Deborah McKeever

Changing the Culture of Health

An Interview with Deborah McKeever,
President and Chief Operating Officer, EHE International

Editors' Note

Deborah McKeever joined EHE International in 1979 and has held the position of President for nearly 10 years. She also currently serves as the President of the American Cancer Society New York City, and is a founding member of the board of the Alliance for wellness ROI, Inc. In 2008, McKeever was awarded the New York Women’s Agenda’s annual STAR award for the founding of EHE International’s advertising gift program. McKeever joined the company vis-à-vis its parent organization. Prior to this appointment, she held a number of senior-level management and operating positions with the Company’s parent, UM Holdings Ltd.

Company Brief

EHE International (www.eheintl.com) has been a recognized leader in employer-sponsored Preventive Healthcare Plans (PHP) since 1913. The plans are specifically designed for the early identification of preventable disease and risk factors; clinical management of health findings; referral resources; and personal coaching intervention programs of adverse lifestyle behaviors linked to poor nutrition, physical inactivity, and smoking. PHPs are available nationally and are specifically designed for self-funded/CDHP medical plan designs.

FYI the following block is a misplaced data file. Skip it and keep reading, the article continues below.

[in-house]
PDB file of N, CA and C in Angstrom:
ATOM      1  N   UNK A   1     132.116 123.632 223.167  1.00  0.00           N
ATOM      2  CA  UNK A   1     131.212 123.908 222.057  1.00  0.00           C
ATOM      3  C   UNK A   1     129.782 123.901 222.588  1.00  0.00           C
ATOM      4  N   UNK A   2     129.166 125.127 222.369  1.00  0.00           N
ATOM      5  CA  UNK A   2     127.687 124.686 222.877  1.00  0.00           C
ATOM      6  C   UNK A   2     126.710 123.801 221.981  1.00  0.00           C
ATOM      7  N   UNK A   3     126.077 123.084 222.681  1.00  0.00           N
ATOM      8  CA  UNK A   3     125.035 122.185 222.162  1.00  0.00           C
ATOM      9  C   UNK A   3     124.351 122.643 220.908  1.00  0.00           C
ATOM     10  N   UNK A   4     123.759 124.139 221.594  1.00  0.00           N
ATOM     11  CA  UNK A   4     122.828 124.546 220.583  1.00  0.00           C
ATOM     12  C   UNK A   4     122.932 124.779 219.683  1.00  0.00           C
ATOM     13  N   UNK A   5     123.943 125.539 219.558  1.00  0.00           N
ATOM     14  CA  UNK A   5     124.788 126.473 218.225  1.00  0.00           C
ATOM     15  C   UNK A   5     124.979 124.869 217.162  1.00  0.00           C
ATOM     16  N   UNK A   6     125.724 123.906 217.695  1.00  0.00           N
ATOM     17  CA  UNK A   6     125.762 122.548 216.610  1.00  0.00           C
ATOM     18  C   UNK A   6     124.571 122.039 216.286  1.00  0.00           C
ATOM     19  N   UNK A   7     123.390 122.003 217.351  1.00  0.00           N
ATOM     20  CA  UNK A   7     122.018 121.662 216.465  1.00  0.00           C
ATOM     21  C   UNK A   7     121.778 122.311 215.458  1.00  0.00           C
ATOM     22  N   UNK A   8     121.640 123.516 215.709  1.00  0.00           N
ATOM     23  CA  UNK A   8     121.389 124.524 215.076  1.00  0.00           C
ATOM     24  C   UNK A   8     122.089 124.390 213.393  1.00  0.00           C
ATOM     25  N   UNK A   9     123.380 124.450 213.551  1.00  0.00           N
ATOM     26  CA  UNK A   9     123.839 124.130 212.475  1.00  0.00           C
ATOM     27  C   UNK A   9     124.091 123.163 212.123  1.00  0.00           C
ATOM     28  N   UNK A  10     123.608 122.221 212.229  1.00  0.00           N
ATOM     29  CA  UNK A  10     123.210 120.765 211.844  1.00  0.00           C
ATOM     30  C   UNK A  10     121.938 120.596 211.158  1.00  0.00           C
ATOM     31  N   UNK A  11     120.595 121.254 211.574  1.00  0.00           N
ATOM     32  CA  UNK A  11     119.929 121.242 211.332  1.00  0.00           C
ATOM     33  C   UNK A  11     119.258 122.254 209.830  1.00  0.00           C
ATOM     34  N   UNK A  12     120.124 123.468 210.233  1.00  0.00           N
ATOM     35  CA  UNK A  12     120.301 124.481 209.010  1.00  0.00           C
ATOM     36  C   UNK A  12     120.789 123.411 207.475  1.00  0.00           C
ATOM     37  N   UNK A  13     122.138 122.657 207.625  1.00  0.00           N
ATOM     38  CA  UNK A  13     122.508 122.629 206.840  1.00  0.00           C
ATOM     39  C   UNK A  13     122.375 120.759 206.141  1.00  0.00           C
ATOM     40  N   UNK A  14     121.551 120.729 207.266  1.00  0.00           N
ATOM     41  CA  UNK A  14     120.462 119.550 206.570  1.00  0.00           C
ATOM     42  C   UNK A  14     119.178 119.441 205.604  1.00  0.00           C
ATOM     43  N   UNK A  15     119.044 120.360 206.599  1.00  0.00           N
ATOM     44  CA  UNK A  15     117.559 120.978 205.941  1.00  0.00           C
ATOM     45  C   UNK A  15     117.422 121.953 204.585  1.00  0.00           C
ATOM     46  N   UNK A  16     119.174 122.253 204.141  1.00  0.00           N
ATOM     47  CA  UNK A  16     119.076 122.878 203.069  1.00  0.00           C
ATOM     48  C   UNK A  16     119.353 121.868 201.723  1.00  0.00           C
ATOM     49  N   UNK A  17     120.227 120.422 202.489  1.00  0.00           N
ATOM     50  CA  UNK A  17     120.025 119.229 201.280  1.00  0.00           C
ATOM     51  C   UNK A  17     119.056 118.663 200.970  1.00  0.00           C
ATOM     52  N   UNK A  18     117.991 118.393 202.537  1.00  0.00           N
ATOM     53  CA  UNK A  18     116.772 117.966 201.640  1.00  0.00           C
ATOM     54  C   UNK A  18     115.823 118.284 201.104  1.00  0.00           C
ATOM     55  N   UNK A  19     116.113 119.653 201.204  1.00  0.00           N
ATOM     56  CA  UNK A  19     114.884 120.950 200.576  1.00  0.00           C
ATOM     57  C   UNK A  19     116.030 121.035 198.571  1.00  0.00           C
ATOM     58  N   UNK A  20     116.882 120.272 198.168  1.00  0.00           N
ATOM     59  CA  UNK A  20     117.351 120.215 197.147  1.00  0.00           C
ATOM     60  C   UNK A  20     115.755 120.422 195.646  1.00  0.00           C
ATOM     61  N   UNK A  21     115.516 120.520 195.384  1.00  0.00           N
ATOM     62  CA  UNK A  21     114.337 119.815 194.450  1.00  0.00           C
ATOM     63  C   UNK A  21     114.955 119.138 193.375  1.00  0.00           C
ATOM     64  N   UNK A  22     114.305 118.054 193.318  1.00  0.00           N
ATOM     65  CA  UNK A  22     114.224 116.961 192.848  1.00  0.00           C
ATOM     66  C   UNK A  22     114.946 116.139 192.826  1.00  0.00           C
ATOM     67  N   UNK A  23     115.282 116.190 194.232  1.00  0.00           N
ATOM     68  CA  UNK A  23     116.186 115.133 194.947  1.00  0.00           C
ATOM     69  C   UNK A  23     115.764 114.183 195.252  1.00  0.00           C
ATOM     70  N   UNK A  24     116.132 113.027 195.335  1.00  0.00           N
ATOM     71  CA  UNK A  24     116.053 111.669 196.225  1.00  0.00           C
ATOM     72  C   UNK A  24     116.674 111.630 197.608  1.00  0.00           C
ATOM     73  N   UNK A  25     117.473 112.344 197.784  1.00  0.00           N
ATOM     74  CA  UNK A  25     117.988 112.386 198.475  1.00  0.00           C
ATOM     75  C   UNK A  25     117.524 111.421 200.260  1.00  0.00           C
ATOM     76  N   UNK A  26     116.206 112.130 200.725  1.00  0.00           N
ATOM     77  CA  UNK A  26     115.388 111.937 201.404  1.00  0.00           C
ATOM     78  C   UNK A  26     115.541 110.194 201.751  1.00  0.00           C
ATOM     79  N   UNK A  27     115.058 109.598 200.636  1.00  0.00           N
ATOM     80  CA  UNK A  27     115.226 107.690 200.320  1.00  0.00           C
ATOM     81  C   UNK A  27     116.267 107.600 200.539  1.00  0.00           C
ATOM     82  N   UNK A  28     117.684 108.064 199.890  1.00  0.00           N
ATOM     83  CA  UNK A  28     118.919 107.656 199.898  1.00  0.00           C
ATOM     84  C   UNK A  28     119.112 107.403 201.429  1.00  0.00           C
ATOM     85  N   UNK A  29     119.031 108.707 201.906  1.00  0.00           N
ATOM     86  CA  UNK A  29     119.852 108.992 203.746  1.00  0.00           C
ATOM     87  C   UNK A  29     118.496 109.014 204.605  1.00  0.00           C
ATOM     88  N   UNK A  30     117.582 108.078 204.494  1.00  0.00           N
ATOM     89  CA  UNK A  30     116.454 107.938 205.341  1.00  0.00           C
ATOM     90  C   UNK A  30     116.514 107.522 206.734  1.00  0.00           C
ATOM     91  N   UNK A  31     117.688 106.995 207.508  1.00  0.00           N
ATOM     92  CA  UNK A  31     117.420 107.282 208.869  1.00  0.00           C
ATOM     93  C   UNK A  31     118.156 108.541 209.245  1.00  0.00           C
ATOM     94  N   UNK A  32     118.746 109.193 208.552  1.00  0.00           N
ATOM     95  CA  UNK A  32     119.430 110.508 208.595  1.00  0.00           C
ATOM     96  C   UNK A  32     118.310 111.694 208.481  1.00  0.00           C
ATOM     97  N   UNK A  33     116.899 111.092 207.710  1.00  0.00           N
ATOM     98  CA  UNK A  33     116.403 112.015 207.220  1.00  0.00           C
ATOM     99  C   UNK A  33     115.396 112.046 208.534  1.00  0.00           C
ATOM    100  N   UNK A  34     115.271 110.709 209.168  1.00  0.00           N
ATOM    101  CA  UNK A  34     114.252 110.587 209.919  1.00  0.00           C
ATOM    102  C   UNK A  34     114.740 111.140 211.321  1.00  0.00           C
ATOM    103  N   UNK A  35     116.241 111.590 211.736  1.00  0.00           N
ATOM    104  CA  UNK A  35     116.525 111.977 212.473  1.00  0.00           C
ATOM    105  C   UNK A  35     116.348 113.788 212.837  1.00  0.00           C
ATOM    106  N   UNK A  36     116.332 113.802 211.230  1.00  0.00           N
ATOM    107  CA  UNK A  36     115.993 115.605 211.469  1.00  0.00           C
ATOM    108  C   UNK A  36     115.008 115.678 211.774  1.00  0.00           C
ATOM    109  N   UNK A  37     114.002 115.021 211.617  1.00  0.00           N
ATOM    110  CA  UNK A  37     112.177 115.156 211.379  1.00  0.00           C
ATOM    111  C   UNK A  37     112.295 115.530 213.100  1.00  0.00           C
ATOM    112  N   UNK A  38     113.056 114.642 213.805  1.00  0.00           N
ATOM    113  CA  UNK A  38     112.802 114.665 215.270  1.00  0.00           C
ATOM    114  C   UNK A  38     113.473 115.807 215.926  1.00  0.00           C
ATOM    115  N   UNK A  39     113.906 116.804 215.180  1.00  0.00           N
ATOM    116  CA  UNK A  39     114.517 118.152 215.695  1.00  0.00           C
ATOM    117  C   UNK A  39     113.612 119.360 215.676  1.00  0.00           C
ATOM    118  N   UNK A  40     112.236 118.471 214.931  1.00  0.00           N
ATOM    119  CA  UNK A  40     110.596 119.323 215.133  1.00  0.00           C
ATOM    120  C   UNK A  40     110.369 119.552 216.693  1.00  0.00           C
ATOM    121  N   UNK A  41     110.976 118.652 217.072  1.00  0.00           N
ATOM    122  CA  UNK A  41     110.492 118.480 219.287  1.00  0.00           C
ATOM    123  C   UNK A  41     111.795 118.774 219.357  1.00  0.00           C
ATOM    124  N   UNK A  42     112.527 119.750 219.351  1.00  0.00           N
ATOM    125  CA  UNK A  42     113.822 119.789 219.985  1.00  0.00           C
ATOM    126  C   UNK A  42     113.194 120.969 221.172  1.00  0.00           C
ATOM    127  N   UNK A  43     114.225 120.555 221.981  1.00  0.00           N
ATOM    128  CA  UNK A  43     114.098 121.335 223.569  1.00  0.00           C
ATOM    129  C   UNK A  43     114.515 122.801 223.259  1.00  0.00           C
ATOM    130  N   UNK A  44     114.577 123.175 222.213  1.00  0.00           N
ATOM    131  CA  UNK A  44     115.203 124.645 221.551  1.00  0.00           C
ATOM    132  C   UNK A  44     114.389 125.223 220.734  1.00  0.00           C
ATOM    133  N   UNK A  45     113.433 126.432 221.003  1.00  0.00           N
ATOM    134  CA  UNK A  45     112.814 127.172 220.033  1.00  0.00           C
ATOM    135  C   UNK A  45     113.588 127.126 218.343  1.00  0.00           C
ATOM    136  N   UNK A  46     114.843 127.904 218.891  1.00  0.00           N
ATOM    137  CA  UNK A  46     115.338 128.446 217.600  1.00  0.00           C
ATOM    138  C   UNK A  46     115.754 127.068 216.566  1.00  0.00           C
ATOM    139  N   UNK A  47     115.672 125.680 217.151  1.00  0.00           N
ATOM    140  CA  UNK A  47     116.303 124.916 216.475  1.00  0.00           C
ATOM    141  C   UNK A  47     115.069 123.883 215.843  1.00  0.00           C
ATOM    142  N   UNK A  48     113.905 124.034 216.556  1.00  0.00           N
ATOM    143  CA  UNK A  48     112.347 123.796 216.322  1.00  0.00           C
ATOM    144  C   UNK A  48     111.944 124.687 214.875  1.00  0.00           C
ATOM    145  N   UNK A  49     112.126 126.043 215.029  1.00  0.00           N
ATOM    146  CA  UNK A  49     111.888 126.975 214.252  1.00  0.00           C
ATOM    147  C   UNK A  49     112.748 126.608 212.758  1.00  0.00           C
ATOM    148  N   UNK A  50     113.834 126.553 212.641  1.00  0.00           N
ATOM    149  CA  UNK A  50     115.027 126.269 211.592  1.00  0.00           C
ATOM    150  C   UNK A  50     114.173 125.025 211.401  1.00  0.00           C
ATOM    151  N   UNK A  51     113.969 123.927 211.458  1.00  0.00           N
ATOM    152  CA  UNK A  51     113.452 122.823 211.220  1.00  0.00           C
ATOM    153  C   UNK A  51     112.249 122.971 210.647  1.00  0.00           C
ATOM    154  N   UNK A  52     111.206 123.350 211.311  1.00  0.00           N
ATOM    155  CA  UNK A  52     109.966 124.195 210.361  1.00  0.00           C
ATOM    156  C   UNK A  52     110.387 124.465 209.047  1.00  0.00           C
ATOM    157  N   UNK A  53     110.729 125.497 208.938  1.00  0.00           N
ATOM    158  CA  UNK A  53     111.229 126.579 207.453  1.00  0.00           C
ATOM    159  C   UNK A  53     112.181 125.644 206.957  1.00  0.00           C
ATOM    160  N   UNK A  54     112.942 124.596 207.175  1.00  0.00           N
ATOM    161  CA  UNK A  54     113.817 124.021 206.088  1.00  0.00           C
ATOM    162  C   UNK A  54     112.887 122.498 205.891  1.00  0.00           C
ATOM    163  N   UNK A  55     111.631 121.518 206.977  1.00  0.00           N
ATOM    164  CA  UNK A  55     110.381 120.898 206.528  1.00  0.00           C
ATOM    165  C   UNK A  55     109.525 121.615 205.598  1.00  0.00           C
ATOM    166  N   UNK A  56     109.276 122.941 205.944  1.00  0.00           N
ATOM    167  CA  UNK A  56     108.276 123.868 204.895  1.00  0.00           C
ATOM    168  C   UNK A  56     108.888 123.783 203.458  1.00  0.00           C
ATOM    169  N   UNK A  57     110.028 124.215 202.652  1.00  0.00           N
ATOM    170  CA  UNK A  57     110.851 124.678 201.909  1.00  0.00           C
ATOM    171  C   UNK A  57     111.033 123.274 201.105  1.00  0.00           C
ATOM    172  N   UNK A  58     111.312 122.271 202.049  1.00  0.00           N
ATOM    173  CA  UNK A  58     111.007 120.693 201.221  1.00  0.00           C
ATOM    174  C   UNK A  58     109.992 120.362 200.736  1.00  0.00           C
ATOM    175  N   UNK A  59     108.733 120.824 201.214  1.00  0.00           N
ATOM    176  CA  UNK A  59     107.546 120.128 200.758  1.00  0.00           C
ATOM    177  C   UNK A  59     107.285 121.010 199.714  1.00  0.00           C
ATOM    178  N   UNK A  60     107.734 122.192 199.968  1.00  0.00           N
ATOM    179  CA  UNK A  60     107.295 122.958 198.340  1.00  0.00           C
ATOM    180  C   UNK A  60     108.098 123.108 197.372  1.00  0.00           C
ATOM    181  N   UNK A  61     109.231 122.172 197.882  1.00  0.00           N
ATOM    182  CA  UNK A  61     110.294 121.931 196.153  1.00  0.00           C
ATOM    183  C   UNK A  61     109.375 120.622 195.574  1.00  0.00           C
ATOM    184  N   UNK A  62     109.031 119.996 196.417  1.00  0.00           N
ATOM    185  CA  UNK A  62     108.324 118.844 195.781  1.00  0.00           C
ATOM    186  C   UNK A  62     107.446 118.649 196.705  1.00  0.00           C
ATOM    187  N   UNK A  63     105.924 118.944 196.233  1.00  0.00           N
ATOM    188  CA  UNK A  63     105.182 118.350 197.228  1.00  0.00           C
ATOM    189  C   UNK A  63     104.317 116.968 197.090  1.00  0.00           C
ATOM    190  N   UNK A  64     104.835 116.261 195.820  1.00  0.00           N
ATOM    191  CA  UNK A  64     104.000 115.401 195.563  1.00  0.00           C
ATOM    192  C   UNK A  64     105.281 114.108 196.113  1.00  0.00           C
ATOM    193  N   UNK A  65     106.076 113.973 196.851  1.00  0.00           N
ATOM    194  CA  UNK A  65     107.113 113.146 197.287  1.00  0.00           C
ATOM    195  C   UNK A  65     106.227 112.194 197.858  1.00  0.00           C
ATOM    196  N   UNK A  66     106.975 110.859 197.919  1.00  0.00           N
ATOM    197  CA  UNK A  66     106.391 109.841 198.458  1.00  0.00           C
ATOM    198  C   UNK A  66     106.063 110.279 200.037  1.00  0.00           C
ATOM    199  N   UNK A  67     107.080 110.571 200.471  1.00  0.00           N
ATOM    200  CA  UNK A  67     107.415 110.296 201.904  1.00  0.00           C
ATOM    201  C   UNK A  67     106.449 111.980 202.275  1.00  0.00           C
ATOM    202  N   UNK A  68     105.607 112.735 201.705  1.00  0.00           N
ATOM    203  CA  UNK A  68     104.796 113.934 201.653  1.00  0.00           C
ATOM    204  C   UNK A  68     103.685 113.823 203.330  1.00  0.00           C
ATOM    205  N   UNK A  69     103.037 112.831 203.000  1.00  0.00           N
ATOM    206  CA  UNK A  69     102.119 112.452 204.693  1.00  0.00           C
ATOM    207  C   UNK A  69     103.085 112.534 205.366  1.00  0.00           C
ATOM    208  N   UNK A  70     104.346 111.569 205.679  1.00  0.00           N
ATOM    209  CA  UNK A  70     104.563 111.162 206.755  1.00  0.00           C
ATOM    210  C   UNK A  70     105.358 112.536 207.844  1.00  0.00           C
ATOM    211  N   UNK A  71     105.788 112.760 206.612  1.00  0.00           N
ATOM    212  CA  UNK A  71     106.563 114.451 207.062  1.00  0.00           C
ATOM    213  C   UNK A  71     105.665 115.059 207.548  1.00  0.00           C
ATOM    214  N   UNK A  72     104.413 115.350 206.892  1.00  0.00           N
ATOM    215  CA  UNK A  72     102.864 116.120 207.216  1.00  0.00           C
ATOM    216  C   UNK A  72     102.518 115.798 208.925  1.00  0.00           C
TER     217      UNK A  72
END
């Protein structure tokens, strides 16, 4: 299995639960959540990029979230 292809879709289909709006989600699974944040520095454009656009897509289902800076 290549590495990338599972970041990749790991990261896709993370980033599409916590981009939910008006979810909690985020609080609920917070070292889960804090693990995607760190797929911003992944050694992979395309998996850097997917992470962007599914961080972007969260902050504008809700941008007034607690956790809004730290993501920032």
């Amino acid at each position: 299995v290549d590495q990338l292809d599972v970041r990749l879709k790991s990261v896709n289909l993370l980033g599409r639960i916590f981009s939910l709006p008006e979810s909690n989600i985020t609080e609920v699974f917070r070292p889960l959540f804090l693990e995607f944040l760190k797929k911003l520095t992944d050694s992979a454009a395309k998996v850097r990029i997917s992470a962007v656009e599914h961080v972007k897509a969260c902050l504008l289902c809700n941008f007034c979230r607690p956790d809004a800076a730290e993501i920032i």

Would you give a brief overview of the history of EHE International, and is there a good understanding of the company and the level of service it provides?

EHE International is well known as Executive Health Exams International. We were founded in New York City as the first medical center for healthy individuals on the belief that early detection of disease was the way to promote healthy lifestyles, particularly in an era where public health and hygiene was at undesired levels.

It was also viewed as a way to buy better underwriting of life insurance policies if you knew the health of the individual. It wasn’t just about the current status of the individual’s health; it was also about how to get them healthier or keep them healthy. Very little in the company has changed from a business model perspective.